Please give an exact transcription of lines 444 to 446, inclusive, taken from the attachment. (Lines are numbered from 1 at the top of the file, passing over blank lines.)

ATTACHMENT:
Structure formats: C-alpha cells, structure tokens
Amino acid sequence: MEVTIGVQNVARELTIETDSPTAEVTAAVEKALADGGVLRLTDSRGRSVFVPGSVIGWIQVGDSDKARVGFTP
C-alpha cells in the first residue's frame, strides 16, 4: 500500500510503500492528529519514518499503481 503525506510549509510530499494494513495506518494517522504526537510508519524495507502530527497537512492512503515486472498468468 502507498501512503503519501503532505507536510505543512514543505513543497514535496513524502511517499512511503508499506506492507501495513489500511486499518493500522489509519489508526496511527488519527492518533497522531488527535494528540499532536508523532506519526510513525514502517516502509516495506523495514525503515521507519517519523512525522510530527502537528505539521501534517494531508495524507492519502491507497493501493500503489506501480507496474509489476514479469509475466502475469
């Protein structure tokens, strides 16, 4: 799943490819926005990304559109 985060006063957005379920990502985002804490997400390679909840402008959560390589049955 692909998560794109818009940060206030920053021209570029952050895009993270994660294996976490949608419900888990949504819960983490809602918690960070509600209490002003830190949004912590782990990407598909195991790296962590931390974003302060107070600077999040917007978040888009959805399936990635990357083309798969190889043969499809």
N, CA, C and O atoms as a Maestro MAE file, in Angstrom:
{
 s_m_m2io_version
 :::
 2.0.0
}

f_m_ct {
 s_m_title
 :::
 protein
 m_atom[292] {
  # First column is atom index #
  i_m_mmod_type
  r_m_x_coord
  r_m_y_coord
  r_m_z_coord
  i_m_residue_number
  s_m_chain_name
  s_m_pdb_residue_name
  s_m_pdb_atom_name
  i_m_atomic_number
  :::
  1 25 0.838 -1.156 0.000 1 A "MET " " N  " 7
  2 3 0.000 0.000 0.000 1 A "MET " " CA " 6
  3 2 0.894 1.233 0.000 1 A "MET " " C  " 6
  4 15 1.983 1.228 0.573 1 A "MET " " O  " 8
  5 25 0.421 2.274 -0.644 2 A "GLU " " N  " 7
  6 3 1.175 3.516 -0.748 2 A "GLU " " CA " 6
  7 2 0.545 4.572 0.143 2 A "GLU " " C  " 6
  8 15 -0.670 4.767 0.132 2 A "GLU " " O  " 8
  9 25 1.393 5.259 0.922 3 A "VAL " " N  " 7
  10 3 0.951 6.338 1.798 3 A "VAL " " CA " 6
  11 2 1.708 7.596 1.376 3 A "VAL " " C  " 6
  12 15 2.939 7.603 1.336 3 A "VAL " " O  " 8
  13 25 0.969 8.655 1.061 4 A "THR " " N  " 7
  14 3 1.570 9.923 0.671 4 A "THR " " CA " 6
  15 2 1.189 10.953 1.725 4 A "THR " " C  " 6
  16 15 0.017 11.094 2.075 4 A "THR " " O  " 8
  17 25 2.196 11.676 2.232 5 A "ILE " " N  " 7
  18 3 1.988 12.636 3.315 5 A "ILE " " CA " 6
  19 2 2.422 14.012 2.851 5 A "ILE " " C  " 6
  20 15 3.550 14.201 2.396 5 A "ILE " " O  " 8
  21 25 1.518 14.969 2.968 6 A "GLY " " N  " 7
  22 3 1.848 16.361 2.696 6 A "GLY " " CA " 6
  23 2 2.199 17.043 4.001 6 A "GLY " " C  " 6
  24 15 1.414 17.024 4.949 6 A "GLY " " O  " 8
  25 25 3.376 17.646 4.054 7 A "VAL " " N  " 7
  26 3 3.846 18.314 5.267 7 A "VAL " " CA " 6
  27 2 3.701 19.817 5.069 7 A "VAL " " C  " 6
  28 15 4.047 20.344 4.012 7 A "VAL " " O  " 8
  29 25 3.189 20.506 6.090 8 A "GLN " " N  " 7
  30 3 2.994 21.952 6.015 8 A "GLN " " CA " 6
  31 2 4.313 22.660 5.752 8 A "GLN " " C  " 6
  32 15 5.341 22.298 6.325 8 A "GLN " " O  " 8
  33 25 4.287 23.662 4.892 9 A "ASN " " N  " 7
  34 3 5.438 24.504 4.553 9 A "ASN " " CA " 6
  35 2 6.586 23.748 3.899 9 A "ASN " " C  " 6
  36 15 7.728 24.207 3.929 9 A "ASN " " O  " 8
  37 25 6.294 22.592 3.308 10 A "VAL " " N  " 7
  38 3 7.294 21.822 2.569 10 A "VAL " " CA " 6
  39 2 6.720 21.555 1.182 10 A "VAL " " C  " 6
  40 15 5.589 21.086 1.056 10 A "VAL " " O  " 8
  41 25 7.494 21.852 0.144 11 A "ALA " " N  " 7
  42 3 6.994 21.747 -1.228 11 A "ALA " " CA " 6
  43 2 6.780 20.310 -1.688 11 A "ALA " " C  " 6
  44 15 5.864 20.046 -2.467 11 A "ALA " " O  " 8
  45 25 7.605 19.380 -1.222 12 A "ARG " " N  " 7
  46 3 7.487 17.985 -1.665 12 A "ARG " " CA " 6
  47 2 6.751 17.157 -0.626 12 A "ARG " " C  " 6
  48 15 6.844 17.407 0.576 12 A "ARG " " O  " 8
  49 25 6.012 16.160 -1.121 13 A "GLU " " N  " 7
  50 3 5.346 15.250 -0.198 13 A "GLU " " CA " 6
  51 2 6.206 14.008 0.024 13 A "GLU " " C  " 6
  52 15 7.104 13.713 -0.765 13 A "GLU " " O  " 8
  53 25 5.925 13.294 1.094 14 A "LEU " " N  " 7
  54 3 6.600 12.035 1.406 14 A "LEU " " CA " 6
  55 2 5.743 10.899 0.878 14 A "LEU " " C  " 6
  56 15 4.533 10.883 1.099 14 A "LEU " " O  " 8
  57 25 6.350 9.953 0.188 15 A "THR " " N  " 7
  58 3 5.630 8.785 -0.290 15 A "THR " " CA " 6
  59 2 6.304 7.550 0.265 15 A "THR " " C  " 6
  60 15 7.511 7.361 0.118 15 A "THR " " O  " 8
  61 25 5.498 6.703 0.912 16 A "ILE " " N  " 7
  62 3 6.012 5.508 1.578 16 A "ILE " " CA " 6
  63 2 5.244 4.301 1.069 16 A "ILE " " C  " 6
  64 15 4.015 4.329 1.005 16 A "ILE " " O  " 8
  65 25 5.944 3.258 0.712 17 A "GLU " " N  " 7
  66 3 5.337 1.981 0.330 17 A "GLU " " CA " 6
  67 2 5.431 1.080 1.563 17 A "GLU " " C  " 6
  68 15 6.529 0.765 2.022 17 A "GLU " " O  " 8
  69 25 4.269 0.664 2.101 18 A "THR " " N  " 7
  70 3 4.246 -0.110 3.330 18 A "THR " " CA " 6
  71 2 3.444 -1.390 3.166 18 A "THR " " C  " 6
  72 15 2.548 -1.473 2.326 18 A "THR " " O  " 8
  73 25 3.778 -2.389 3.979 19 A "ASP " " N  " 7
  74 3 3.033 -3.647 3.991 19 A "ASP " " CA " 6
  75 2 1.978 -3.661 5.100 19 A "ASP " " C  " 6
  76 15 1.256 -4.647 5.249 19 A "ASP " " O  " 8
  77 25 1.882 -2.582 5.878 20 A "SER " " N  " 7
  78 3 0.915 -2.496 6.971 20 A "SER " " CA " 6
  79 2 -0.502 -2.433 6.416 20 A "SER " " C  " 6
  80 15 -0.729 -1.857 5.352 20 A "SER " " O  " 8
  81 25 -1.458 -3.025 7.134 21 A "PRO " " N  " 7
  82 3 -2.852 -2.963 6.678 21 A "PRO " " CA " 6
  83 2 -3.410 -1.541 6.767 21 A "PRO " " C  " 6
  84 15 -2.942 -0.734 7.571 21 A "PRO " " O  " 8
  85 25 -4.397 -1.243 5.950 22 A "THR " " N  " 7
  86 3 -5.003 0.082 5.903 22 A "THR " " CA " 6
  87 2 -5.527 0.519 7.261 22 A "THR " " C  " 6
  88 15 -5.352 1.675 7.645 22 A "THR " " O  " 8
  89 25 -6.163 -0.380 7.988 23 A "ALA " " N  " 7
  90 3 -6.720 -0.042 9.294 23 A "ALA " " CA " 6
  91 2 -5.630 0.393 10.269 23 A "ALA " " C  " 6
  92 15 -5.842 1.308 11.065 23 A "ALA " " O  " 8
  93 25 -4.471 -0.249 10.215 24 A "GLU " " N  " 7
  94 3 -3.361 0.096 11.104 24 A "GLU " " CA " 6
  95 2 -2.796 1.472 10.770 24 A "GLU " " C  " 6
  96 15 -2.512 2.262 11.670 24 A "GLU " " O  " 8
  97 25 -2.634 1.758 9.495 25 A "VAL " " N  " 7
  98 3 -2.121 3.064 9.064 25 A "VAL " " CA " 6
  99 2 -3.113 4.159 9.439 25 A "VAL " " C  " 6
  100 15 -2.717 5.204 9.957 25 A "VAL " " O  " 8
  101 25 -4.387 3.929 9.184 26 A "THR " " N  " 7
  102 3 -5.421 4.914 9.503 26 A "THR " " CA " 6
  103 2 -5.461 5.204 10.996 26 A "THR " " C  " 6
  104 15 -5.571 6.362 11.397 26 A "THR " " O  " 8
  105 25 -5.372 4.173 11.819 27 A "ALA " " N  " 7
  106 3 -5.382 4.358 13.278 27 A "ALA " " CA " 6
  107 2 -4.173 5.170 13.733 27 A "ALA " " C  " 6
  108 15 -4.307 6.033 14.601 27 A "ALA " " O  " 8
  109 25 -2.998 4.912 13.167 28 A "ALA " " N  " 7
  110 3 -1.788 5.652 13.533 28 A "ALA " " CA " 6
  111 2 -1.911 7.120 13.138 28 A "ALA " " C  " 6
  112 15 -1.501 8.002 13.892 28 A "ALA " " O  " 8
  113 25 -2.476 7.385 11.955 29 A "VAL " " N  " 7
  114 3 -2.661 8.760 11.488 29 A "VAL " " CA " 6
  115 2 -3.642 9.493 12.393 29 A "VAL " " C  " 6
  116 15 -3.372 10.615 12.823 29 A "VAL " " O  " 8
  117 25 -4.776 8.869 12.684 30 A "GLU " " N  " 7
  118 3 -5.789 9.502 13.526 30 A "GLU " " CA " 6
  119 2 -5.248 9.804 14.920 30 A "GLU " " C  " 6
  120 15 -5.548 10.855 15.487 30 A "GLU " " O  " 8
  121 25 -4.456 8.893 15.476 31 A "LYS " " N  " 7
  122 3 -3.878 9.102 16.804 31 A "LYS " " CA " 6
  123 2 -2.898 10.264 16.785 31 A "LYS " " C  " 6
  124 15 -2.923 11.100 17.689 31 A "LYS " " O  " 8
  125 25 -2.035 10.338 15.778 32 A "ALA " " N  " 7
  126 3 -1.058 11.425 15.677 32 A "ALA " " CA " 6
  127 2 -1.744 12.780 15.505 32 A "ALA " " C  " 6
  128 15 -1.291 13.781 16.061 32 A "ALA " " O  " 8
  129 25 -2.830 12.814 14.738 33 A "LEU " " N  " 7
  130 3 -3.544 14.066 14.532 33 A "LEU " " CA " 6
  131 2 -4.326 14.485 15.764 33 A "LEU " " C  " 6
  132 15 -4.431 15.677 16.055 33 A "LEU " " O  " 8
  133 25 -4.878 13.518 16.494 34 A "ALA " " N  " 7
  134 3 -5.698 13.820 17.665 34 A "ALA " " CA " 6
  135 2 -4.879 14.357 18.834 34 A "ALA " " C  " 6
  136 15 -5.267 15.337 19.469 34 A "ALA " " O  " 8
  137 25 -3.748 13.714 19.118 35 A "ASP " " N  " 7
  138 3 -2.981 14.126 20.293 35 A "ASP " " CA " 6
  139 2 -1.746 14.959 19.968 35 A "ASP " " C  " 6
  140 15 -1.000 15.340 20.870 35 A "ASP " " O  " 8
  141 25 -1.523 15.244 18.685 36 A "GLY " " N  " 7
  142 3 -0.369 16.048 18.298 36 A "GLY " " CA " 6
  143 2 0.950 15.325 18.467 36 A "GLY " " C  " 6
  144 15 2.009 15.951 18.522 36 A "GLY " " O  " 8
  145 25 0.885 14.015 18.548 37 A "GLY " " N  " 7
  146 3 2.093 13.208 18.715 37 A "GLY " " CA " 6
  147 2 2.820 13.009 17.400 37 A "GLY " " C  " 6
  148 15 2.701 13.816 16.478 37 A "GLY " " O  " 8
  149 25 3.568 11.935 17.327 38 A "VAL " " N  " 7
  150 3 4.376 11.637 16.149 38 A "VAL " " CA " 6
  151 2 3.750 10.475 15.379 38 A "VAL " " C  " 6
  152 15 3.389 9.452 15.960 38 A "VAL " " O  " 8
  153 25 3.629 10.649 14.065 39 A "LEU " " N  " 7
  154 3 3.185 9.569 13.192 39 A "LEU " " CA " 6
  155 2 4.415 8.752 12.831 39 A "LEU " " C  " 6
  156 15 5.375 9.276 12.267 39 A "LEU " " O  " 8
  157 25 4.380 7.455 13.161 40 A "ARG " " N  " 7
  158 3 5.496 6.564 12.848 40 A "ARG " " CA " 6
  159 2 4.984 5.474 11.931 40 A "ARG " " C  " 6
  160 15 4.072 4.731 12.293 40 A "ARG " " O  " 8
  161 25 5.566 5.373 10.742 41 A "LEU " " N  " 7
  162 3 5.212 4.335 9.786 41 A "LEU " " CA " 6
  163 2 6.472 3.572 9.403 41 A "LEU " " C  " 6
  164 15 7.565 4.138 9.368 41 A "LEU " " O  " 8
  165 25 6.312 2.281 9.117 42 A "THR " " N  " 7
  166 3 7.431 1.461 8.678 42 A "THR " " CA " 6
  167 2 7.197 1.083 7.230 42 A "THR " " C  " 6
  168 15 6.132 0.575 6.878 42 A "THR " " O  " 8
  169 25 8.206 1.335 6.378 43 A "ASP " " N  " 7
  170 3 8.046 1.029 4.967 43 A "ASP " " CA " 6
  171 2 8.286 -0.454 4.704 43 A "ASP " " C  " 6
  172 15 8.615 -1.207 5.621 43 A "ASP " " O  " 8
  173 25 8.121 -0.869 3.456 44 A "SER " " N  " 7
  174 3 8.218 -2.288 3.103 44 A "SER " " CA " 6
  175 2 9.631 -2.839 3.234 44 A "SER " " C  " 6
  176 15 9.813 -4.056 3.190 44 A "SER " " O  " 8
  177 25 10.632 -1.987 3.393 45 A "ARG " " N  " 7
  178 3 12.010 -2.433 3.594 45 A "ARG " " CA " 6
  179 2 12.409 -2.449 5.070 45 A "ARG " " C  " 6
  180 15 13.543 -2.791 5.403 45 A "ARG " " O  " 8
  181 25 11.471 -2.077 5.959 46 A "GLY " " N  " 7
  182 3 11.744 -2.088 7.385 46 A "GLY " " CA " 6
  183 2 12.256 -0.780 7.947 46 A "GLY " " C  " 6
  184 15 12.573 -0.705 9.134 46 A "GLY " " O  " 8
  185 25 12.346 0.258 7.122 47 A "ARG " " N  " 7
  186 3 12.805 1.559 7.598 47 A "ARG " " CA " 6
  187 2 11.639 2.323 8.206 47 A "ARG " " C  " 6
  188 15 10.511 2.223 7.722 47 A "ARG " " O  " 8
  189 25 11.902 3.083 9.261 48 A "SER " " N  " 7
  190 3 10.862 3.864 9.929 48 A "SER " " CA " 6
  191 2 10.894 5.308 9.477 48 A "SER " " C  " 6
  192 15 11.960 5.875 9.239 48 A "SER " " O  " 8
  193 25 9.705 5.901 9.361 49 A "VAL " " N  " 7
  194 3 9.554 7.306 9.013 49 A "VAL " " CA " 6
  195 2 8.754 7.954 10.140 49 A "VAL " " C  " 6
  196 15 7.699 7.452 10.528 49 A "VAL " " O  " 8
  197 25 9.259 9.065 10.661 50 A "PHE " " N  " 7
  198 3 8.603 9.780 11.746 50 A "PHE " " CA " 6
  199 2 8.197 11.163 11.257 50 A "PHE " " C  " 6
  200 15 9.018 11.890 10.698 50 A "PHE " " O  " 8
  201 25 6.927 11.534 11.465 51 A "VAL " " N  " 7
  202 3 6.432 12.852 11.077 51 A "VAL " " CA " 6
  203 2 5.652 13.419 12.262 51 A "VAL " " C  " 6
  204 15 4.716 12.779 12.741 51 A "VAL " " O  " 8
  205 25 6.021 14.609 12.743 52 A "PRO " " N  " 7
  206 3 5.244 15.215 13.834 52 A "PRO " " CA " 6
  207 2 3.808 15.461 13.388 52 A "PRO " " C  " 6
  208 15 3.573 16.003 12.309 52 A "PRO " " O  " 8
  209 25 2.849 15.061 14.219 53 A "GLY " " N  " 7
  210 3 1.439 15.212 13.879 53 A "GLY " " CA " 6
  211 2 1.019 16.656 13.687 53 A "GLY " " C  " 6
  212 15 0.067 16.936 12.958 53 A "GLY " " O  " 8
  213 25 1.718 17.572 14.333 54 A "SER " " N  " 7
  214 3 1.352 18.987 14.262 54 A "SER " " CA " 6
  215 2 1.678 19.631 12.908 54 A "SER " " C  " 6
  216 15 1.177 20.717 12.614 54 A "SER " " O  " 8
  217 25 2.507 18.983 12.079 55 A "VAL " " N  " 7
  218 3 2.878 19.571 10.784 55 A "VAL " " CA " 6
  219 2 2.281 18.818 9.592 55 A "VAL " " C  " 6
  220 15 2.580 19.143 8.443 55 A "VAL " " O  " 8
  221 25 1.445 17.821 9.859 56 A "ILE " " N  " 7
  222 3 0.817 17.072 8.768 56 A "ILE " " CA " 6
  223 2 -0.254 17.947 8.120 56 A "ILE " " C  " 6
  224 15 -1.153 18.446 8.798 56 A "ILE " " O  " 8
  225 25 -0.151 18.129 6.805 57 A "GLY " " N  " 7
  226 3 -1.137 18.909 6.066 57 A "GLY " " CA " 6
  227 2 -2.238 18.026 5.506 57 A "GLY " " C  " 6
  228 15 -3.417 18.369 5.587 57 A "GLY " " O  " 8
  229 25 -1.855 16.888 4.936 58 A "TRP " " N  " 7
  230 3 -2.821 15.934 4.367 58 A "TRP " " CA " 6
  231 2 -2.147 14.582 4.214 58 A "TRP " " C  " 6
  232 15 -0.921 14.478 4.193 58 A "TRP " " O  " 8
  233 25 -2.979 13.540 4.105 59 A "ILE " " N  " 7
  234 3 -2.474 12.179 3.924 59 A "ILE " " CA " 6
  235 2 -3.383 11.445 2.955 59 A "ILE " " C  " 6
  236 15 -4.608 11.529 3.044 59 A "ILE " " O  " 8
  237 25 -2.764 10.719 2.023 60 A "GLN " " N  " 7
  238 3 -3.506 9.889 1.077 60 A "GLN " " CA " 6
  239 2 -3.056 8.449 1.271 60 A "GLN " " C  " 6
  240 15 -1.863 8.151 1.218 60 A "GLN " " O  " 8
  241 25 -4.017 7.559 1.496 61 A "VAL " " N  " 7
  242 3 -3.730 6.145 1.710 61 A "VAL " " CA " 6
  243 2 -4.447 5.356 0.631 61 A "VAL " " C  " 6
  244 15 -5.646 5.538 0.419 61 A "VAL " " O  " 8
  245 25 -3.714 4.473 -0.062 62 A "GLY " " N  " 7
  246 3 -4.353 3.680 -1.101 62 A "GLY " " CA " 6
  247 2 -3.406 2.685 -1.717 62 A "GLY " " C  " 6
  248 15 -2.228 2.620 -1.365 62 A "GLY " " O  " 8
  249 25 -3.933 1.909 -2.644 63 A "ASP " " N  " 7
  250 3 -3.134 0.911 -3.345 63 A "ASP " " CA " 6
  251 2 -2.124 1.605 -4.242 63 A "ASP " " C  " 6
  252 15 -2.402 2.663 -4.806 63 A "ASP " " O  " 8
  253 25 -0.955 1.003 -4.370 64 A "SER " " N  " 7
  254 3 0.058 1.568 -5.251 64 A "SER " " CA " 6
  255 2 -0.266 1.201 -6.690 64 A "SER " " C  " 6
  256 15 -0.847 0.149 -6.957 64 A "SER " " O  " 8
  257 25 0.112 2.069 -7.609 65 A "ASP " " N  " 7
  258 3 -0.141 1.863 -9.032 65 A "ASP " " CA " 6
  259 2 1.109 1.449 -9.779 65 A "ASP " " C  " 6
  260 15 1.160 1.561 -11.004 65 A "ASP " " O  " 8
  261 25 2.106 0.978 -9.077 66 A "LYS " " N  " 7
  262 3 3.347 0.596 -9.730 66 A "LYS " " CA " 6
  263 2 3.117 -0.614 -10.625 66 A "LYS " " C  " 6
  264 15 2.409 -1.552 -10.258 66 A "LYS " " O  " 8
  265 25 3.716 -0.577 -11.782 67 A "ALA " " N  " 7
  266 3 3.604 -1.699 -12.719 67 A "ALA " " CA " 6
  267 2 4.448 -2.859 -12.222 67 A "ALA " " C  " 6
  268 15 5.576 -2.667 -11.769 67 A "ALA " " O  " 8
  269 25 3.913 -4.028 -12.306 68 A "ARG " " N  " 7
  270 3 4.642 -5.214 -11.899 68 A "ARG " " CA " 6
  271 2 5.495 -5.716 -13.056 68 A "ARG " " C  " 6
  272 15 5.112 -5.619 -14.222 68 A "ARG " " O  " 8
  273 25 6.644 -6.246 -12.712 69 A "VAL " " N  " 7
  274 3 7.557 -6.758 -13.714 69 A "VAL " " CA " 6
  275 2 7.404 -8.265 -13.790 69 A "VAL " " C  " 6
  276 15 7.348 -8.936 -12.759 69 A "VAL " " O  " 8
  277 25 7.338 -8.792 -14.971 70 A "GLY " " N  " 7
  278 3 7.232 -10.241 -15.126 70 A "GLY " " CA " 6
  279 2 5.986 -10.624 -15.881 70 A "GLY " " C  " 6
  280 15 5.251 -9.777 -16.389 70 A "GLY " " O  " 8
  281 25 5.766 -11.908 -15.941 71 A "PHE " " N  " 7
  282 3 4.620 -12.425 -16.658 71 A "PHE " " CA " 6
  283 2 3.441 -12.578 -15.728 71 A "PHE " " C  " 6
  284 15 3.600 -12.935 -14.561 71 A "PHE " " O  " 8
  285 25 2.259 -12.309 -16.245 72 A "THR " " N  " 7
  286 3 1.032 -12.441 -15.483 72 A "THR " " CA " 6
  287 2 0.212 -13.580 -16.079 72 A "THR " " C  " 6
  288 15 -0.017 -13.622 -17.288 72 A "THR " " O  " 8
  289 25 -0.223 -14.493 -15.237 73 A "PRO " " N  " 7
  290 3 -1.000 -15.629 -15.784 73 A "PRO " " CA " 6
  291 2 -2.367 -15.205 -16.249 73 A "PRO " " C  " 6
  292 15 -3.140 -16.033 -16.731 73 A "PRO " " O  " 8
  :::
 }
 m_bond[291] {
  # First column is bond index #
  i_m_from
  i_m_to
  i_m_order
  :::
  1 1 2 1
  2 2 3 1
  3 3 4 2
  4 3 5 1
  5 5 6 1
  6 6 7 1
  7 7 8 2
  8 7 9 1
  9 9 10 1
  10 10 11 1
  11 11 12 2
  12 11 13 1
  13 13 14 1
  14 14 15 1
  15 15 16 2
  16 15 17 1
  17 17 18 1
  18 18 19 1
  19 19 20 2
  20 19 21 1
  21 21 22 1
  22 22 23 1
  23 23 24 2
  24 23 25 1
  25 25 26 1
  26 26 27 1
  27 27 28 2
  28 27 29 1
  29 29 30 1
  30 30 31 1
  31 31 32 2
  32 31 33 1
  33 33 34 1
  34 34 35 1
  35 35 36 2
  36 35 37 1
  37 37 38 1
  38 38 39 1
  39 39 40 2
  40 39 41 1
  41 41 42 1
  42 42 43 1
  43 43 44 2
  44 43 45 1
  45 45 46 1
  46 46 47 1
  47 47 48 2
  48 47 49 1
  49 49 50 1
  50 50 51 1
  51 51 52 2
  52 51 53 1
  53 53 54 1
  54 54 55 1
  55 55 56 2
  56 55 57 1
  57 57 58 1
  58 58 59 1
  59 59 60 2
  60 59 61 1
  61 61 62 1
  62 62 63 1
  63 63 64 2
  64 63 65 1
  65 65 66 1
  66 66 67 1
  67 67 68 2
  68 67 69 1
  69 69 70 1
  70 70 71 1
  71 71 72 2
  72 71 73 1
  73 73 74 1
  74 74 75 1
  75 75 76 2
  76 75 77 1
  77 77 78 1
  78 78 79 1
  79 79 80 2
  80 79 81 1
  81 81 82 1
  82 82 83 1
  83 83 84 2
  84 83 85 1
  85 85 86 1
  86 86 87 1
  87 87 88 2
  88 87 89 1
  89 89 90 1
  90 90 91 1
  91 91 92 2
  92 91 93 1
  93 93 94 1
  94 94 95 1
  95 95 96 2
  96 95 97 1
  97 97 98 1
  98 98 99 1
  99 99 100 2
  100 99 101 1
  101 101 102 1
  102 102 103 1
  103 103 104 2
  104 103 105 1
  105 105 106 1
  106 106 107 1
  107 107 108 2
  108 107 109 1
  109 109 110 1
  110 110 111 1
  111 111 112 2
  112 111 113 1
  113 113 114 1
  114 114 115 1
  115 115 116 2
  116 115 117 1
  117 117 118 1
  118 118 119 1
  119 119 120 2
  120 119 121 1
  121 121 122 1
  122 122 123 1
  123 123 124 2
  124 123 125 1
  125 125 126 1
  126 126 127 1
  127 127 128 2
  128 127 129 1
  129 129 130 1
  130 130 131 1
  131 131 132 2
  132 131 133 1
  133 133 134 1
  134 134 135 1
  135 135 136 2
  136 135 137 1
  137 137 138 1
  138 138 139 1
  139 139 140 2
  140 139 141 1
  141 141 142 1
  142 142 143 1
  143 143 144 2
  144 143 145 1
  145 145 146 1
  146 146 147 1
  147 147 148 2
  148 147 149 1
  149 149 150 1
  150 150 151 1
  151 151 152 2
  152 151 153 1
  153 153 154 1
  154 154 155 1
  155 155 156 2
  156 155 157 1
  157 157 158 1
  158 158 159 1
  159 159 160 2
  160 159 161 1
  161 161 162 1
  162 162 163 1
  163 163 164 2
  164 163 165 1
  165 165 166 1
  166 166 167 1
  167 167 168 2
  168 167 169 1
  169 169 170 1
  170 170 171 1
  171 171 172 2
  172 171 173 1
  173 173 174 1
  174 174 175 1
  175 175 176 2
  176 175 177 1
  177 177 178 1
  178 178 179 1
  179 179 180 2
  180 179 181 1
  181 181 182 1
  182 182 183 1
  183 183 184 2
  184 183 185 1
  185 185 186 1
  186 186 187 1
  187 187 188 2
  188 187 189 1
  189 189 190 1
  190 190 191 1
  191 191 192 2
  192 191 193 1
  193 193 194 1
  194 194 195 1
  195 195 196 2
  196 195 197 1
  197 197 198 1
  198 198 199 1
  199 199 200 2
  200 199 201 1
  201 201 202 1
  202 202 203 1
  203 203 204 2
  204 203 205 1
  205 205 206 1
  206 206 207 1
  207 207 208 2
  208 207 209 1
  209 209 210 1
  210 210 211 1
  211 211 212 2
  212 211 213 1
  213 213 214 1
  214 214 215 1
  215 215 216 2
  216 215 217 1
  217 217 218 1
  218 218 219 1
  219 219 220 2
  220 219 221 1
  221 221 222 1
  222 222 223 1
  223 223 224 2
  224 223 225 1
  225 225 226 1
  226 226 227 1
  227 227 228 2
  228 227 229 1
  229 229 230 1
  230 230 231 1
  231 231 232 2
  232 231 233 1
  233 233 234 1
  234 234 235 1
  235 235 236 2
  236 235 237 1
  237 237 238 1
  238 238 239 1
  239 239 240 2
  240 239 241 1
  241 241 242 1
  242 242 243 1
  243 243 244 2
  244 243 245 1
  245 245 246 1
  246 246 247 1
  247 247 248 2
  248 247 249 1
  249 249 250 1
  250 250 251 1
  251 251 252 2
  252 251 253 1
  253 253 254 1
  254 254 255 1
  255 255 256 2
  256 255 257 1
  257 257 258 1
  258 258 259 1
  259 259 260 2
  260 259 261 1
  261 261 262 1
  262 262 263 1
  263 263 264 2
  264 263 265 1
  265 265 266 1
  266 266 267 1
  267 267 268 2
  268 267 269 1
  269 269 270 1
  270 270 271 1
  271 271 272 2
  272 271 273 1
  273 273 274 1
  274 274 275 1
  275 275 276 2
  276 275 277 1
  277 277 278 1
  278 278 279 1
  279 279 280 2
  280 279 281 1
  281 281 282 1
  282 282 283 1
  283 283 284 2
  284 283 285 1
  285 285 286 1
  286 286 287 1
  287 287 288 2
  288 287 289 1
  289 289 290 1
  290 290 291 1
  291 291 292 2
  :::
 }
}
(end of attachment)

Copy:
  118 118 119 1
  119 119 120 2
  120 119 121 1